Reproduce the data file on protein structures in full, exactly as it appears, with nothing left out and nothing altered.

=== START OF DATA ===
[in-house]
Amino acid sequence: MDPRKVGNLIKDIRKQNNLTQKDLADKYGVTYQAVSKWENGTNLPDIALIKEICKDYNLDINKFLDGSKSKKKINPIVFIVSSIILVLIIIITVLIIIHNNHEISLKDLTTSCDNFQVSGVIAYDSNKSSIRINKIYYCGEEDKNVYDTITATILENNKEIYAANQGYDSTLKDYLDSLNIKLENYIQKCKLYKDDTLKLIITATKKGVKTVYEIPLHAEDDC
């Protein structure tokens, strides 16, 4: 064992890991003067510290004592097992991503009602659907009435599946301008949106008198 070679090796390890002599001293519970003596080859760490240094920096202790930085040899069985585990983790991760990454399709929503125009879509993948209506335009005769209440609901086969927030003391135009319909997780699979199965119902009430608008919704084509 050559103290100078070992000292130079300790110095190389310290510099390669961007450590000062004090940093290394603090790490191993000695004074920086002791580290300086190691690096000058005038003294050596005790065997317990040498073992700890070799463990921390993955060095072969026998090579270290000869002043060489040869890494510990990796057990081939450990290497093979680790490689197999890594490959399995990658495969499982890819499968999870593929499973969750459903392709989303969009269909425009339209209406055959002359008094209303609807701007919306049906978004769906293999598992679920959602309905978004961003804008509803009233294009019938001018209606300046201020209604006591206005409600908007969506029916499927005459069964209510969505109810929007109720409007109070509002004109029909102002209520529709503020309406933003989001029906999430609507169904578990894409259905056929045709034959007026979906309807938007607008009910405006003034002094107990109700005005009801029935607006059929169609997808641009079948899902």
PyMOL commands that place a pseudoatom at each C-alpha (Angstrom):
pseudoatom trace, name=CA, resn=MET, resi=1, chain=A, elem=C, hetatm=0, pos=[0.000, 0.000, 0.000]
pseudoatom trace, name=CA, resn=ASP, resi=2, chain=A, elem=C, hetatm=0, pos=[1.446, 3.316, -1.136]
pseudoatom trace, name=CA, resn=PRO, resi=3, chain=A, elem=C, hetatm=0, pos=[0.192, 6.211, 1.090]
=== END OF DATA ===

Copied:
[in-house]
Amino acid sequence: MDPRKVGNLIKDIRKQNNLTQKDLADKYGVTYQAVSKWENGTNLPDIALIKEICKDYNLDINKFLDGSKSKKKINPIVFIVSSIILVLIIIITVLIIIHNNHEISLKDLTTSCDNFQVSGVIAYDSNKSSIRINKIYYCGEEDKNVYDTITATILENNKEIYAANQGYDSTLKDYLDSLNIKLENYIQKCKLYKDDTLKLIITATKKGVKTVYEIPLHAEDDC
């Protein structure tokens, strides 16, 4: 064992890991003067510290004592097992991503009602659907009435599946301008949106008198 070679090796390890002599001293519970003596080859760490240094920096202790930085040899069985585990983790991760990454399709929503125009879509993948209506335009005769209440609901086969927030003391135009319909997780699979199965119902009430608008919704084509 050559103290100078070992000292130079300790110095190389310290510099390669961007450590000062004090940093290394603090790490191993000695004074920086002791580290300086190691690096000058005038003294050596005790065997317990040498073992700890070799463990921390993955060095072969026998090579270290000869002043060489040869890494510990990796057990081939450990290497093979680790490689197999890594490959399995990658495969499982890819499968999870593929499973969750459903392709989303969009269909425009339209209406055959002359008094209303609807701007919306049906978004769906293999598992679920959602309905978004961003804008509803009233294009019938001018209606300046201020209604006591206005409600908007969506029916499927005459069964209510969505109810929007109720409007109070509002004109029909102002209520529709503020309406933003989001029906999430609507169904578990894409259905056929045709034959007026979906309807938007607008009910405006003034002094107990109700005005009801029935607006059929169609997808641009079948899902």
PyMOL commands that place a pseudoatom at each C-alpha (Angstrom):
pseudoatom trace, name=CA, resn=MET, resi=1, chain=A, elem=C, hetatm=0, pos=[0.000, 0.000, 0.000]
pseudoatom trace, name=CA, resn=ASP, resi=2, chain=A, elem=C, hetatm=0, pos=[1.446, 3.316, -1.136]
pseudoatom trace, name=CA, resn=PRO, resi=3, chain=A, elem=C, hetatm=0, pos=[0.192, 6.211, 1.090]